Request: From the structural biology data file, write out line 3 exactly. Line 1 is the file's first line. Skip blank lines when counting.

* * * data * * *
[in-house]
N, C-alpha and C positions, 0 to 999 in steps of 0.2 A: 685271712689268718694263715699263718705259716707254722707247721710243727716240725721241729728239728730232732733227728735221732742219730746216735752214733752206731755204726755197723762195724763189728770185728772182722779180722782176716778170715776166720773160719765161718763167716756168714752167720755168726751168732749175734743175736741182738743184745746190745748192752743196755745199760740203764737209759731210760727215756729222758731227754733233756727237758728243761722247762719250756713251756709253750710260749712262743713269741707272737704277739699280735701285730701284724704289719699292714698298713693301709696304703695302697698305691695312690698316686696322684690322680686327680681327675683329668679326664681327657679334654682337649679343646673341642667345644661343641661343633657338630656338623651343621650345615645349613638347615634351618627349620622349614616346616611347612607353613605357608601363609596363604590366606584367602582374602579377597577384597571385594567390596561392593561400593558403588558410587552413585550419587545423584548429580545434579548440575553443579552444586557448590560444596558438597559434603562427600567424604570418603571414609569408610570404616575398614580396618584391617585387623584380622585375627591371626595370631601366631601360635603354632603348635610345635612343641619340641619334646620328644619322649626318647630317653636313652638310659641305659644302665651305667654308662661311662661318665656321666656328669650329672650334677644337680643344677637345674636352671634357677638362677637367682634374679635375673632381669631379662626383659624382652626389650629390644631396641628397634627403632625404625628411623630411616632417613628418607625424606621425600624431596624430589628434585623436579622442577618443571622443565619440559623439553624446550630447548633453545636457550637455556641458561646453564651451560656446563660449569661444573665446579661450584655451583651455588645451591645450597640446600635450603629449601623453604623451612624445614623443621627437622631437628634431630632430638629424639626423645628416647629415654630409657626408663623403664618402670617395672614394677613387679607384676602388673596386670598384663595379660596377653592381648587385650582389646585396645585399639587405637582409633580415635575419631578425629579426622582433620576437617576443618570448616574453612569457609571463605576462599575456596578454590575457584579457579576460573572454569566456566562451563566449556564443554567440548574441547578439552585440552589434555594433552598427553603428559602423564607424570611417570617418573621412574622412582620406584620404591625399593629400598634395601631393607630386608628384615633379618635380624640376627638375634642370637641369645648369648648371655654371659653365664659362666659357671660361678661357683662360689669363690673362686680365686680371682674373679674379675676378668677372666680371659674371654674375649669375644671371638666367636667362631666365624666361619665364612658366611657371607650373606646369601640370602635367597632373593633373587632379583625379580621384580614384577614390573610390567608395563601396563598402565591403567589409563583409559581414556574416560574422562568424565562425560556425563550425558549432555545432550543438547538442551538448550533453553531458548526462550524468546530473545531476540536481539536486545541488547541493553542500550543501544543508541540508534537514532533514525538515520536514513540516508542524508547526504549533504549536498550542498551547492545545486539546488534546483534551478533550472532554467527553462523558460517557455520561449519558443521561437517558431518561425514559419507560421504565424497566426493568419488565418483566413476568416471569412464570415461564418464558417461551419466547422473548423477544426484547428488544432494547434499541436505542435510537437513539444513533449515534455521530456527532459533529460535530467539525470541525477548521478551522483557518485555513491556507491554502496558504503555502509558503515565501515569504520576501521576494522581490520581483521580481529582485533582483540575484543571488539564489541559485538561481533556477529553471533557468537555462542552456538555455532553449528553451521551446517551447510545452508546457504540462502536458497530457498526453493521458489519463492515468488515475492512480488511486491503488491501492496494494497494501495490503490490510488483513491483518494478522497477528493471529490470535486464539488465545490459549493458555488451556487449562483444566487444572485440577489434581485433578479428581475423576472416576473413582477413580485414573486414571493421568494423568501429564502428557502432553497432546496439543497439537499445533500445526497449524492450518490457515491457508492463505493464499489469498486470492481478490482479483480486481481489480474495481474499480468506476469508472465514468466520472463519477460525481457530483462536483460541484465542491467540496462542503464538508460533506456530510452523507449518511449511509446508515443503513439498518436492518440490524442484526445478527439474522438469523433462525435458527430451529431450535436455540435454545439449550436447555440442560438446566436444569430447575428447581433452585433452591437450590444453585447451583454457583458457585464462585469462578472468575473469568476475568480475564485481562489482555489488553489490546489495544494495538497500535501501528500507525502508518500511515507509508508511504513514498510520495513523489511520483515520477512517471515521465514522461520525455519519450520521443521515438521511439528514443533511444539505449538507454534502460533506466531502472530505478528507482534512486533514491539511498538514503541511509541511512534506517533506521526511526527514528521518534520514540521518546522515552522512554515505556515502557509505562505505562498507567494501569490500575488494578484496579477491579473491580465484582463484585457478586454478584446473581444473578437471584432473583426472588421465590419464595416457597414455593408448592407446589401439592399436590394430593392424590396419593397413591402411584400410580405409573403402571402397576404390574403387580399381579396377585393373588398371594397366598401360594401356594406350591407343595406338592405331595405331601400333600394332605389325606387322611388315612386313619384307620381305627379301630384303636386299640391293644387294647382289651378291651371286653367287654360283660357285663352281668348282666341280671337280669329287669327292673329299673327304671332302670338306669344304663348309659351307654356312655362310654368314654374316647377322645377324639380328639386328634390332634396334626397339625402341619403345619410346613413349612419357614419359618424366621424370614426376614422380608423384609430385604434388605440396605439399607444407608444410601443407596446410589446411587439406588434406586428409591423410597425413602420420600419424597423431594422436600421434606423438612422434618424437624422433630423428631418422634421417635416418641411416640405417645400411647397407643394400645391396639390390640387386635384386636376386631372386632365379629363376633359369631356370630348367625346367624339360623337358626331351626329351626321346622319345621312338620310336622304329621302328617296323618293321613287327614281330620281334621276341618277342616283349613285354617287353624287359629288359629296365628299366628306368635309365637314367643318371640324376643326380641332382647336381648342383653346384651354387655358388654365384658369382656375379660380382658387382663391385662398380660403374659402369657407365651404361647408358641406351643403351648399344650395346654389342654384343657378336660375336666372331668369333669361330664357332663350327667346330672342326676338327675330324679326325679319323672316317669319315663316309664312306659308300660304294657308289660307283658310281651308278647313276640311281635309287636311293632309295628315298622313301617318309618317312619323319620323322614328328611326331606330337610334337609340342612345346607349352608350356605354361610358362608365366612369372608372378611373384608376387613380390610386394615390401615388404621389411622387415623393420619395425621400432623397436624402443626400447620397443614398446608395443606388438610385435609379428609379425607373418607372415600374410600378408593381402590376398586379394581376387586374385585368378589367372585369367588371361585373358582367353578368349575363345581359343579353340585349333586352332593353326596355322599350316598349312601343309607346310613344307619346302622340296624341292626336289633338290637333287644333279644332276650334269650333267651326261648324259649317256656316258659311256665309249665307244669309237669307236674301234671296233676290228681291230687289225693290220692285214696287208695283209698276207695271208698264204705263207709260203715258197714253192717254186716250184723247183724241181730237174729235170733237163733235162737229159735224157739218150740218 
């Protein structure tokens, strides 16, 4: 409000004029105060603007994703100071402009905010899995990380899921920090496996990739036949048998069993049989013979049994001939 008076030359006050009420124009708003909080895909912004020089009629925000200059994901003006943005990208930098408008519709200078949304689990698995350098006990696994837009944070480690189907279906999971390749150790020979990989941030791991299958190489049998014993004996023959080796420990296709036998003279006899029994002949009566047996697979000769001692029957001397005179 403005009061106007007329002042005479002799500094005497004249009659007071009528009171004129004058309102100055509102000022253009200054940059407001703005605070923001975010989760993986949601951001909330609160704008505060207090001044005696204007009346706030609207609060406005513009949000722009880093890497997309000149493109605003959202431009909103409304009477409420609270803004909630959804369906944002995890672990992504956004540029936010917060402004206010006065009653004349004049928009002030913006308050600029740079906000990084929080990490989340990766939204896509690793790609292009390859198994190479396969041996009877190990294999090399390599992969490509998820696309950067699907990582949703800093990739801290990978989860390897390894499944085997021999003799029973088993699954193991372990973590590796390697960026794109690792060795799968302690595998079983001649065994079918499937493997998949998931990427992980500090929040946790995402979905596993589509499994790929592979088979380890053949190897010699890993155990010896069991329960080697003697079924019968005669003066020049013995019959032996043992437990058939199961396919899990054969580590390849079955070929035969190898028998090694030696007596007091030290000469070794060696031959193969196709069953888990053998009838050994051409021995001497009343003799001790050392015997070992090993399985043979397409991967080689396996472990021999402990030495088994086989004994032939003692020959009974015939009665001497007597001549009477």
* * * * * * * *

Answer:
């Protein structure tokens, strides 16, 4: 409000004029105060603007994703100071402009905010899995990380899921920090496996990739036949048998069993049989013979049994001939 008076030359006050009420124009708003909080895909912004020089009629925000200059994901003006943005990208930098408008519709200078949304689990698995350098006990696994837009944070480690189907279906999971390749150790020979990989941030791991299958190489049998014993004996023959080796420990296709036998003279006899029994002949009566047996697979000769001692029957001397005179 403005009061106007007329002042005479002799500094005497004249009659007071009528009171004129004058309102100055509102000022253009200054940059407001703005605070923001975010989760993986949601951001909330609160704008505060207090001044005696204007009346706030609207609060406005513009949000722009880093890497997309000149493109605003959202431009909103409304009477409420609270803004909630959804369906944002995890672990992504956004540029936010917060402004206010006065009653004349004049928009002030913006308050600029740079906000990084929080990490989340990766939204896509690793790609292009390859198994190479396969041996009877190990294999090399390599992969490509998820696309950067699907990582949703800093990739801290990978989860390897390894499944085997021999003799029973088993699954193991372990973590590796390697960026794109690792060795799968302690595998079983001649065994079918499937493997998949998931990427992980500090929040946790995402979905596993589509499994790929592979088979380890053949190897010699890993155990010896069991329960080697003697079924019968005669003066020049013995019959032996043992437990058939199961396919899990054969580590390849079955070929035969190898028998090694030696007596007091030290000469070794060696031959193969196709069953888990053998009838050994051409021995001497009343003799001790050392015997070992090993399985043979397409991967080689396996472990021999402990030495088994086989004994032939003692020959009974015939009665001497007597001549009477």